Opportunities for Graduate Study
in Ecology and Evolutionary Biology
The Department of Ecology and Evolutionary Biology at the University of Kansas (KU-EEB) seeks applications from highly qualified and motivated graduate students. KU-EEB includes 41 faculty members and about 70 graduate students whose research focuses on three broad topical domains: Biodiversity and Macroevolution, Ecology and Global Change Biology, and Evolutionary Mechanisms.
Facilities to support graduate education and research include world-class collections in our museums, equipment and expertise in molecular biology including DNA sequencing, growth chambers and greenhouses, and extensive field station land holds for establishing controlled experimental plots or for investigating non-manipulated systems.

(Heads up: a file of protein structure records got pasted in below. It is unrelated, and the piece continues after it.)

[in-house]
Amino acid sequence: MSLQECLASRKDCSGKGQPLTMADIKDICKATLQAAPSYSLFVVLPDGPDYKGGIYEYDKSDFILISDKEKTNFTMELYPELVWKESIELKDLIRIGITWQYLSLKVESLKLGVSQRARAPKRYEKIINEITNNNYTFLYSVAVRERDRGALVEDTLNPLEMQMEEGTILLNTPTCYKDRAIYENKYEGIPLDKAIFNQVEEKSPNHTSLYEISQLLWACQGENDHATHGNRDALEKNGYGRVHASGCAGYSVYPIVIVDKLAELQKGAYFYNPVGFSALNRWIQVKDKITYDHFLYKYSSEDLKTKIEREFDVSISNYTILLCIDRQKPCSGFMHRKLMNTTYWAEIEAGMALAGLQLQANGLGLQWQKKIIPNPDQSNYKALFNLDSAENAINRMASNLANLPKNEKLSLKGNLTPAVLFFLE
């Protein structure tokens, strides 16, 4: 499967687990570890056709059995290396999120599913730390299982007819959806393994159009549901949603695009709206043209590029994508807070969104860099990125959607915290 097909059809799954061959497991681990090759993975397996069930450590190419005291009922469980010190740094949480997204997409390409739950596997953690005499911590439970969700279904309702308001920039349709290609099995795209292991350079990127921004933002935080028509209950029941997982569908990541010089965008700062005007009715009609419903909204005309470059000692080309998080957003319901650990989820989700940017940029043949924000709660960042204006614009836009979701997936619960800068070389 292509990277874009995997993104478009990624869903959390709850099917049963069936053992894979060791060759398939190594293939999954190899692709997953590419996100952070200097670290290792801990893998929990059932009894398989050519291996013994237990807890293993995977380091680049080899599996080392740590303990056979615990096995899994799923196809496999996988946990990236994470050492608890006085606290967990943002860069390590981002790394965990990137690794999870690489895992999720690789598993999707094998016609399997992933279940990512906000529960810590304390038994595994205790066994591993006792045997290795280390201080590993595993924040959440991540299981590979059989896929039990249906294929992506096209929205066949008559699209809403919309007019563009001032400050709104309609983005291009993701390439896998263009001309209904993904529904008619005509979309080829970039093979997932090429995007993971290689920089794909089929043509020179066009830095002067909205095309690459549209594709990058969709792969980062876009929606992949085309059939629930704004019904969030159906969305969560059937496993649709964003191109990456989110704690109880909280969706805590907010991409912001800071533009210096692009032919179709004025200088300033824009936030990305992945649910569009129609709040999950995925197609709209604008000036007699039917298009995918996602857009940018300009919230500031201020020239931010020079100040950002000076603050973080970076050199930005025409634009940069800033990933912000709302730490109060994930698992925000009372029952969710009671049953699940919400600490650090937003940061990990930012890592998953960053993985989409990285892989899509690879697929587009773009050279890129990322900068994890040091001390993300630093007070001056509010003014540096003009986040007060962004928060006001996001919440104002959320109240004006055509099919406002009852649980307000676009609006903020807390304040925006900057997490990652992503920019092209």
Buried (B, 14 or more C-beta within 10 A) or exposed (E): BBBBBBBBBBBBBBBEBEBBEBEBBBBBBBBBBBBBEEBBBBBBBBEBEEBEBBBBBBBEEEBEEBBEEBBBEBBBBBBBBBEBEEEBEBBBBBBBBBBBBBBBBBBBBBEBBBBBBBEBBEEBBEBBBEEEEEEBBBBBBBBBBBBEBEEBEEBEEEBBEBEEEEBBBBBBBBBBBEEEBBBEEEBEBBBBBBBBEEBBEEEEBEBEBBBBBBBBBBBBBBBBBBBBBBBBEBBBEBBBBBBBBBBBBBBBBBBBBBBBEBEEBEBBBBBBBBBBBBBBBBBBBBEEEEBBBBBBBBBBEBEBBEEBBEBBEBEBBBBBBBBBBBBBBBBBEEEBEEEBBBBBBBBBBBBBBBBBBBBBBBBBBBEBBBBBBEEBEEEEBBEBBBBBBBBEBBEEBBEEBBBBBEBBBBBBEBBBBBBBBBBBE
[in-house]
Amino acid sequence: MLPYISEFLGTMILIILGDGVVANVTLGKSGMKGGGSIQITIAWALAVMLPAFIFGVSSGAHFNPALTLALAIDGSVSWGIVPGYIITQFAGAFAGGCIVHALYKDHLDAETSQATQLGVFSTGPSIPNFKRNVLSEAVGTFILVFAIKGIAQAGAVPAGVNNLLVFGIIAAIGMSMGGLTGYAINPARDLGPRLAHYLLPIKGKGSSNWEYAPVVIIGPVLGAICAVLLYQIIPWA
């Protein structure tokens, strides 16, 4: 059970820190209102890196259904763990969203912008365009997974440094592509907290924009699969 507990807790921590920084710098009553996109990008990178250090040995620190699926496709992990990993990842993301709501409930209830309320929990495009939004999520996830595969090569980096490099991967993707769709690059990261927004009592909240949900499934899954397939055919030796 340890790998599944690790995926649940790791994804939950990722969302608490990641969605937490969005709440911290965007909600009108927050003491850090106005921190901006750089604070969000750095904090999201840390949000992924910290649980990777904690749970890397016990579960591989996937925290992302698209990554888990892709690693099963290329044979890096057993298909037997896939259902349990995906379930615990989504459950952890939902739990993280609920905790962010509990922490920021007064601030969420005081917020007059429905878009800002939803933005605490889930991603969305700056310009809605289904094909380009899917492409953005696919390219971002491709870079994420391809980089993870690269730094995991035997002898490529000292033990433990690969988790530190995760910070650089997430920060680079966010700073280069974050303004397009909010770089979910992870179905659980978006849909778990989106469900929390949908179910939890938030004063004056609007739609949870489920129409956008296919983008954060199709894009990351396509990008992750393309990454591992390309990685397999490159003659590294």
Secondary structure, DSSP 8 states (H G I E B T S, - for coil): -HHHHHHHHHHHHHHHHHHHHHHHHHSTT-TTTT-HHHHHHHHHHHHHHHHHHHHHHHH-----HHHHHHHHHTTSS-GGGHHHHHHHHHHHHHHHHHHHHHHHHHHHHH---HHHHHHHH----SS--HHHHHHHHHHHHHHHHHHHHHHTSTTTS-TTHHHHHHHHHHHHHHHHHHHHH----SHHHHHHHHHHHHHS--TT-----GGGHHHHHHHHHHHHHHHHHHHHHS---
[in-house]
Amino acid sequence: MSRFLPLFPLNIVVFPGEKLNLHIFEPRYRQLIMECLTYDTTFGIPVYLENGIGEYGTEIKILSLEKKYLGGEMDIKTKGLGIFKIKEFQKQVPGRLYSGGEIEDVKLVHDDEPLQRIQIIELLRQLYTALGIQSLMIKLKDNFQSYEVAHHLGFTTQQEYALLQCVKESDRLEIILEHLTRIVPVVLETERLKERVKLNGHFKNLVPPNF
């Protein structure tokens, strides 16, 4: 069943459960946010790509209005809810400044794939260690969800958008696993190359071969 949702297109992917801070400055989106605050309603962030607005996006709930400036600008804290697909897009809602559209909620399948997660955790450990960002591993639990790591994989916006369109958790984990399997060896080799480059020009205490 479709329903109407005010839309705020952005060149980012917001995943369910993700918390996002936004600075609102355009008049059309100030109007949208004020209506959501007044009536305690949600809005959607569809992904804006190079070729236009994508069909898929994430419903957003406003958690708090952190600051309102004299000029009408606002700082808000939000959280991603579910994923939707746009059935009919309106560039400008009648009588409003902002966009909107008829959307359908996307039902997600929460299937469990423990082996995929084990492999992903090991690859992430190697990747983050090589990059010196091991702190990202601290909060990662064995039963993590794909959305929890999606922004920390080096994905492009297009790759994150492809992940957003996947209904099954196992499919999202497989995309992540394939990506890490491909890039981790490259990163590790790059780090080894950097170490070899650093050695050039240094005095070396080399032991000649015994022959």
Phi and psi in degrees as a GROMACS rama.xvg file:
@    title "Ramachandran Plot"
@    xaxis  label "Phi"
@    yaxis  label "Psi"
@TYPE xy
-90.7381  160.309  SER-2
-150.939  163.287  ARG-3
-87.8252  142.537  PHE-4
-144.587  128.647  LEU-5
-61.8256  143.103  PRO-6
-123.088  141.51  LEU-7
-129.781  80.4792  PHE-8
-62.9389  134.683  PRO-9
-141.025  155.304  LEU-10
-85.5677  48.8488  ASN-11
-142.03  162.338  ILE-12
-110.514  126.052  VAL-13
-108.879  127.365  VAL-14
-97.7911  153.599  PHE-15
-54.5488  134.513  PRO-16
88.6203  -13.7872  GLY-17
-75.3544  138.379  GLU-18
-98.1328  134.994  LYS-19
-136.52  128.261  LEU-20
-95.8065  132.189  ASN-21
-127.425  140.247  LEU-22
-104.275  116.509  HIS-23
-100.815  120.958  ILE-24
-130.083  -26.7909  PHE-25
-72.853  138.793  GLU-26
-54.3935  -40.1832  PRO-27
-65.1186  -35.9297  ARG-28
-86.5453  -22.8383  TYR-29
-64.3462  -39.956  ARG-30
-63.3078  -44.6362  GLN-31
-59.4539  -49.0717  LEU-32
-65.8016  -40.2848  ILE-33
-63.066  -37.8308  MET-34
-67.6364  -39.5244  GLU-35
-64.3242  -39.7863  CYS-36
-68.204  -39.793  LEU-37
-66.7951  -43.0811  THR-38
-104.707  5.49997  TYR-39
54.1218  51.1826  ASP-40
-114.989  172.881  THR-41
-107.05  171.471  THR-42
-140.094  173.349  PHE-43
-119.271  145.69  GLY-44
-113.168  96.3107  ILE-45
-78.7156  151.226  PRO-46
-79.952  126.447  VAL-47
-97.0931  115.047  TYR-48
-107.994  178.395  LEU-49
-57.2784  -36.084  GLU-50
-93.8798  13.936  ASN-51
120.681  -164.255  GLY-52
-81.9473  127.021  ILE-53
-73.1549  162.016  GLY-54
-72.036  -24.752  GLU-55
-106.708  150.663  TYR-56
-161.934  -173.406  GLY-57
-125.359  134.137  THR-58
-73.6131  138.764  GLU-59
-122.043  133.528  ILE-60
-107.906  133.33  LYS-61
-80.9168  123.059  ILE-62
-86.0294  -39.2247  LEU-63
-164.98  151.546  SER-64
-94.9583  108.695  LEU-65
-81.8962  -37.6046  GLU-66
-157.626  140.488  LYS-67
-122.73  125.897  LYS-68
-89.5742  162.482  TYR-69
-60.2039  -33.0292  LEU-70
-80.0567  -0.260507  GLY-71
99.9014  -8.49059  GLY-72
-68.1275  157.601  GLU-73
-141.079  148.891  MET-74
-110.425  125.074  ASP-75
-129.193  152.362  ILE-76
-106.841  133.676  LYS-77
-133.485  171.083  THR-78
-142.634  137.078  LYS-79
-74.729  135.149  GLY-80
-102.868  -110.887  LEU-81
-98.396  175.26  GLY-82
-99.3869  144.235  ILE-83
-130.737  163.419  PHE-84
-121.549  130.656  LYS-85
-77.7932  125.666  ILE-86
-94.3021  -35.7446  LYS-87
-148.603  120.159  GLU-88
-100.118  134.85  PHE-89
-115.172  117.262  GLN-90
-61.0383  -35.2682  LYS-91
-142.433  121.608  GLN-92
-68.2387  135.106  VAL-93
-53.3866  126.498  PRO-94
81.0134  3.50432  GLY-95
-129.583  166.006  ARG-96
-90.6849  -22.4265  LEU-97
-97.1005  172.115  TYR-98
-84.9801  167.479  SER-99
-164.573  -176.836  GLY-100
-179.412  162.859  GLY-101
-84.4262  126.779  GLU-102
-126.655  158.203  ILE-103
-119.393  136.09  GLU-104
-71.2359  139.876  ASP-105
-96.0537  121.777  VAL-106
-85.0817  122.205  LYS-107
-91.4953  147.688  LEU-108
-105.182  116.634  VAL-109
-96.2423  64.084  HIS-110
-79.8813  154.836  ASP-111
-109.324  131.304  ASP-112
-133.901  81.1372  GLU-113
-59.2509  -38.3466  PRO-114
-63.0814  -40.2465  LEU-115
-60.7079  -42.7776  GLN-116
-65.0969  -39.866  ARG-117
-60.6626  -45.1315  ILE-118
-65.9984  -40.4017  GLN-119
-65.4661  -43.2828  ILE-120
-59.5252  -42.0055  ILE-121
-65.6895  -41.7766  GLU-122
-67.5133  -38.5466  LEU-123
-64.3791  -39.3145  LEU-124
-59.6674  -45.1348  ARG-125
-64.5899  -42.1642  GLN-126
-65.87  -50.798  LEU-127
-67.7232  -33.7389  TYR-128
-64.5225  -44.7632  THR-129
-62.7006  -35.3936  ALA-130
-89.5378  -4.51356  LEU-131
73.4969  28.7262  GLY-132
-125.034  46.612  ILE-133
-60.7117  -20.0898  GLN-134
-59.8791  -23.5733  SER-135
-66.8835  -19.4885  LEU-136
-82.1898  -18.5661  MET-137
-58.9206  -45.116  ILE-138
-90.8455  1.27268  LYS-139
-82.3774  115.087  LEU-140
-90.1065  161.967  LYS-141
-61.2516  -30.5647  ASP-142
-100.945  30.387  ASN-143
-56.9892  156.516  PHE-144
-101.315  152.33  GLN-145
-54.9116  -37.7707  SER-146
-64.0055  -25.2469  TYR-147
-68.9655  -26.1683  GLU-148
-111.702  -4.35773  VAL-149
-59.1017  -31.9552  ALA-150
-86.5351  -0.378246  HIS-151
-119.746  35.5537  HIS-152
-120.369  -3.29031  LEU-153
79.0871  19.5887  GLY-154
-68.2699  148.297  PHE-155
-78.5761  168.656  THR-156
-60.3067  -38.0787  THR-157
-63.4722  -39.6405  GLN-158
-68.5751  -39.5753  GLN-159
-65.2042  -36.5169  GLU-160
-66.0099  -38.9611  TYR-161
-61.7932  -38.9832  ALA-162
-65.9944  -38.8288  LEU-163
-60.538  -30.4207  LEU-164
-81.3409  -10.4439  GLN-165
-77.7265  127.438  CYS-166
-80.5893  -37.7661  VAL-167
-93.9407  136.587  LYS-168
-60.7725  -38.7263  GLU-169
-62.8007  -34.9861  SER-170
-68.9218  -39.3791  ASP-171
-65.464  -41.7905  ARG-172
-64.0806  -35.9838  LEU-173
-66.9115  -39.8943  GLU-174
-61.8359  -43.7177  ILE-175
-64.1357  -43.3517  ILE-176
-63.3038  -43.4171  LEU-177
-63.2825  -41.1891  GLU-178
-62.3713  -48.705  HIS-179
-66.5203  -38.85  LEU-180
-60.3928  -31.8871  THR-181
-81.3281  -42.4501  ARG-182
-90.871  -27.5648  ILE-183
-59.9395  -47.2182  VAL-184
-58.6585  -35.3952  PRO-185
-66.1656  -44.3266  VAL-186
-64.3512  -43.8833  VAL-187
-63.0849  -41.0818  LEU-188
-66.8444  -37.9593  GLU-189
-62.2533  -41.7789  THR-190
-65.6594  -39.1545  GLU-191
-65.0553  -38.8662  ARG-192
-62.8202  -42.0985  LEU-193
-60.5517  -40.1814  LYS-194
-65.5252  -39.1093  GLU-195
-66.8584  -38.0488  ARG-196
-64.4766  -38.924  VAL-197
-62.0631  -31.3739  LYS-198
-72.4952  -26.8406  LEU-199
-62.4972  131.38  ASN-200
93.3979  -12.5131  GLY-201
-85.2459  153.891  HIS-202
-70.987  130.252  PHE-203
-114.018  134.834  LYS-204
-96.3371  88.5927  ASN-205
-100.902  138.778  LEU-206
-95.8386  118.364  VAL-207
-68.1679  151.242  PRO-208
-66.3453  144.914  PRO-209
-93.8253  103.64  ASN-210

Successful applicants to our graduate program receive a financial support package that includes a stipend and tuition sponsorship. Doctoral students receive a five-year package, and master’s students receive a two-year package. The department provides support for travel to present results at national and international professional meetings. Funds to support graduate student research are also available through departmental endowment funds.
Applications from all qualified students will be given serious consideration; however, we specifically seek students whose interests match the descriptions below. Students who wish to pursue research in these areas are encouraged to contact prospective faculty mentors to introduce themselves and describe their academic goals and research experiences and interests.